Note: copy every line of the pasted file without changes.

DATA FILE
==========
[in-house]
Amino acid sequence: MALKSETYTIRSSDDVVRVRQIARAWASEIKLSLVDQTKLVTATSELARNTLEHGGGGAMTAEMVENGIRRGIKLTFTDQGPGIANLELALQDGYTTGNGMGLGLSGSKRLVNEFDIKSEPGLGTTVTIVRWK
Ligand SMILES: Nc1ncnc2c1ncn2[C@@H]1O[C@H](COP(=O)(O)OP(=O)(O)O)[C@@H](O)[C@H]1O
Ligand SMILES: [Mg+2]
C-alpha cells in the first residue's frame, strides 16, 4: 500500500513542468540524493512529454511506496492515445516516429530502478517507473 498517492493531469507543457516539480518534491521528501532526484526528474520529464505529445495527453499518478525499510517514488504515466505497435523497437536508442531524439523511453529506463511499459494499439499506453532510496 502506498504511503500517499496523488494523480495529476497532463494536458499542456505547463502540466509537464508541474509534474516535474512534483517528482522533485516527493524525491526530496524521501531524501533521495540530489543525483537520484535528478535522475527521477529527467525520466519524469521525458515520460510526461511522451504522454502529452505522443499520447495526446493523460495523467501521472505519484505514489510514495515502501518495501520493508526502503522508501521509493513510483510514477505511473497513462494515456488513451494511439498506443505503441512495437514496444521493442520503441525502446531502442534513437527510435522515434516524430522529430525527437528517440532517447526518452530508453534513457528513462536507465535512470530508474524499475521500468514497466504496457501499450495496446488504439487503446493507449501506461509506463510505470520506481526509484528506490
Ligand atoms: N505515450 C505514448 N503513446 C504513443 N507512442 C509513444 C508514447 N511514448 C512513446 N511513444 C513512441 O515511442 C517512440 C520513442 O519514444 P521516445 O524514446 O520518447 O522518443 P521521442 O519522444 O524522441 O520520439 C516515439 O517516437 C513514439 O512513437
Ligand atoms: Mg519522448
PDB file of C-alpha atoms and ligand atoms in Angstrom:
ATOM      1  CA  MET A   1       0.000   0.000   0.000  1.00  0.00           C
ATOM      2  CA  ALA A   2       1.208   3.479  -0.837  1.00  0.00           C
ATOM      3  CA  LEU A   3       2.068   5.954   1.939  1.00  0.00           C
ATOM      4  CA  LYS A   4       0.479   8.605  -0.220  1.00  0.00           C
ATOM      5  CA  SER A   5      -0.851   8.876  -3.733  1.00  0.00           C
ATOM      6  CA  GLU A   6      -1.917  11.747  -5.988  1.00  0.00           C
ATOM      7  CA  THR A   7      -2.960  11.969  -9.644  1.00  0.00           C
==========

[in-house]
Amino acid sequence: MALKSETYTIRSSDDVVRVRQIARAWASEIKLSLVDQTKLVTATSELARNTLEHGGGGAMTAEMVENGIRRGIKLTFTDQGPGIANLELALQDGYTTGNGMGLGLSGSKRLVNEFDIKSEPGLGTTVTIVRWK
Ligand SMILES: Nc1ncnc2c1ncn2[C@@H]1O[C@H](COP(=O)(O)OP(=O)(O)O)[C@@H](O)[C@H]1O
Ligand SMILES: [Mg+2]
C-alpha cells in the first residue's frame, strides 16, 4: 500500500513542468540524493512529454511506496492515445516516429530502478517507473 498517492493531469507543457516539480518534491521528501532526484526528474520529464505529445495527453499518478525499510517514488504515466505497435523497437536508442531524439523511453529506463511499459494499439499506453532510496 502506498504511503500517499496523488494523480495529476497532463494536458499542456505547463502540466509537464508541474509534474516535474512534483517528482522533485516527493524525491526530496524521501531524501533521495540530489543525483537520484535528478535522475527521477529527467525520466519524469521525458515520460510526461511522451504522454502529452505522443499520447495526446493523460495523467501521472505519484505514489510514495515502501518495501520493508526502503522508501521509493513510483510514477505511473497513462494515456488513451494511439498506443505503441512495437514496444521493442520503441525502446531502442534513437527510435522515434516524430522529430525527437528517440532517447526518452530508453534513457528513462536507465535512470530508474524499475521500468514497466504496457501499450495496446488504439487503446493507449501506461509506463510505470520506481526509484528506490
Ligand atoms: N505515450 C505514448 N503513446 C504513443 N507512442 C509513444 C508514447 N511514448 C512513446 N511513444 C513512441 O515511442 C517512440 C520513442 O519514444 P521516445 O524514446 O520518447 O522518443 P521521442 O519522444 O524522441 O520520439 C516515439 O517516437 C513514439 O512513437
Ligand atoms: Mg519522448
PDB file of C-alpha atoms and ligand atoms in Angstrom:
ATOM      1  CA  MET A   1       0.000   0.000   0.000  1.00  0.00           C
ATOM      2  CA  ALA A   2       1.208   3.479  -0.837  1.00  0.00           C
ATOM      3  CA  LEU A   3       2.068   5.954   1.939  1.00  0.00           C
ATOM      4  CA  LYS A   4       0.479   8.605  -0.220  1.00  0.00           C
ATOM      5  CA  SER A   5      -0.851   8.876  -3.733  1.00  0.00           C
ATOM      6  CA  GLU A   6      -1.917  11.747  -5.988  1.00  0.00           C
ATOM      7  CA  THR A   7      -2.960  11.969  -9.644  1.00  0.00           C